In order to ensure your job is being posted when you want it to land on the job boards, a job scheduling tool is vital. Once you know the best time to post your job, you can schedule it to post at that exact time so that you can write the ad, choose the job boards, schedule the job and not worry about remembering when to post it. And Wave data proves that this works. In the Wave Q3 2023 Recruitment Trends Report, scheduled jobs were found to receive an average of 27 applications in comparison to the 15 received for unscheduled jobs. That’s an average of 12 more applications per job and a huge percentage increase of 80% if you schedule a job rather than post it straight out.

The early recruiter catches the candidate

So, we know that timing is key but how do you know what the best time to post your job is?  Again, this is where data is your friend. Wave data consistently shows that the highest percentage of applications is received at the beginning of the week, in the mornings and across lunchtime. Mondays and Tuesdays are the favoured days for the majority of candidates, with that percentage slowly dropping with each day that follows and often almost completely dropping off at the weekend. This is a trend that we have observed for several years, dispelling the myth that candidates apply for jobs over the weekend. In fact, just 9% of applications are received on Saturdays and Sundays compared to 18% on Mondays and Tuesdays.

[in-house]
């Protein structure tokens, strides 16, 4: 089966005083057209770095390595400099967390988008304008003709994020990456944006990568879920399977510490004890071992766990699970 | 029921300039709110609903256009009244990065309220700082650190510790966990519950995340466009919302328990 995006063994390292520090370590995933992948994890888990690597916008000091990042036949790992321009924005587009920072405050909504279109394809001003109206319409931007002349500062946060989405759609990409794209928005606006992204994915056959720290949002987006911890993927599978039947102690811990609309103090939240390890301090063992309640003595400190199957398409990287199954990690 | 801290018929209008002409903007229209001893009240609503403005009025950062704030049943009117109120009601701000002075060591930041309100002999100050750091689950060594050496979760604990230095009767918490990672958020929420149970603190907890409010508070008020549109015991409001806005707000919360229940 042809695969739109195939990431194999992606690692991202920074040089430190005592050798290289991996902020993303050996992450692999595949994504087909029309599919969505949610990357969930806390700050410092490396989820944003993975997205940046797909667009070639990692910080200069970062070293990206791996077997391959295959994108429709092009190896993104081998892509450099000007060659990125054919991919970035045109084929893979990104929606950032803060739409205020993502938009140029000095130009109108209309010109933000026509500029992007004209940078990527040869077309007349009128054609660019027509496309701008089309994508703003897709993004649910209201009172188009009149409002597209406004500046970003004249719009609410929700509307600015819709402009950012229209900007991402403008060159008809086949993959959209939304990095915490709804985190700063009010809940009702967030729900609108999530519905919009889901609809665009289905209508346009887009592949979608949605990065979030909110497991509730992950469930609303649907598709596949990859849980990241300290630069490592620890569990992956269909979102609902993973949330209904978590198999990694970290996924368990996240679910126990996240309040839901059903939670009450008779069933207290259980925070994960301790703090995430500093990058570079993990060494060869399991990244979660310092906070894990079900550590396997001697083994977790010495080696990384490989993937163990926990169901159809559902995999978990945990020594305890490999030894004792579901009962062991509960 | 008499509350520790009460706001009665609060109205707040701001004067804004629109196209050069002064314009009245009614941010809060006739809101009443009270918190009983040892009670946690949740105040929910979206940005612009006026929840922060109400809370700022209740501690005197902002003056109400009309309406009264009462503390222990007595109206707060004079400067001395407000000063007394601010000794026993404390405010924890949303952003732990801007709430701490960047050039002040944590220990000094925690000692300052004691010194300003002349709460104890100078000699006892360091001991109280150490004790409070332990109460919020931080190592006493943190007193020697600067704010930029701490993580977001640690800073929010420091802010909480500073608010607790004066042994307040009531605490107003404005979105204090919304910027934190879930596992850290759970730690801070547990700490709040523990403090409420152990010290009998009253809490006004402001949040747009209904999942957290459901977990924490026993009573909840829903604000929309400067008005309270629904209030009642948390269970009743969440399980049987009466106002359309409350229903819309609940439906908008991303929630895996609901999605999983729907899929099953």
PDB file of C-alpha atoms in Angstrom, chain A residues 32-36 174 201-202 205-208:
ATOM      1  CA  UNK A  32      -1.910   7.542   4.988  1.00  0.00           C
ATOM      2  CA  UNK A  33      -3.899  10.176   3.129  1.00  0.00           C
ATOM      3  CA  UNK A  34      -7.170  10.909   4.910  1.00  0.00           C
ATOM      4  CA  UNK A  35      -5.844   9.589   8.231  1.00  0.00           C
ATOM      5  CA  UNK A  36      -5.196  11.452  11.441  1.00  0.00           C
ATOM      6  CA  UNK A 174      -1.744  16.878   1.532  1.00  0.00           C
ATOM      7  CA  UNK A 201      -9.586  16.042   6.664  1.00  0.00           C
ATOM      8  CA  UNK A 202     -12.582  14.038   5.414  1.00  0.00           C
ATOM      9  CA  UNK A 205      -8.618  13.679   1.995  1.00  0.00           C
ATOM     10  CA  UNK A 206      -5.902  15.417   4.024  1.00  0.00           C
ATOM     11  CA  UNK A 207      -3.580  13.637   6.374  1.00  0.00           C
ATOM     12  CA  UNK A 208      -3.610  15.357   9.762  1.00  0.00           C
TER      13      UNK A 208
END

This is where you can really start to see why scheduling your jobs to post at the times when candidates are actively searching for jobs will lead to a boost in applications. If you post a job on a Friday, for example, perhaps to get it out before finishing up for the week, that’s a full three days before most candidates are looking for jobs. In that time, your ad will have been superseded by fresher ads for similar jobs and those candidates may not even see your advert. 

Time of day matters too and, again, Wave data reveals a penchant for applying for jobs earlier, in the first half of the working day. The majority of candidates submit applications between 10am and 1pm and not in the evening after work. If you want your job to be on the job boards in time for those candidates to see it, you need to be scheduling your job to post just before that active period, at around 9am. The data shows that most jobs are posted at 11am but the candidates that are applying at 10am won’t see those jobs so you’ll be missing out.

Shift-based industries buck the trend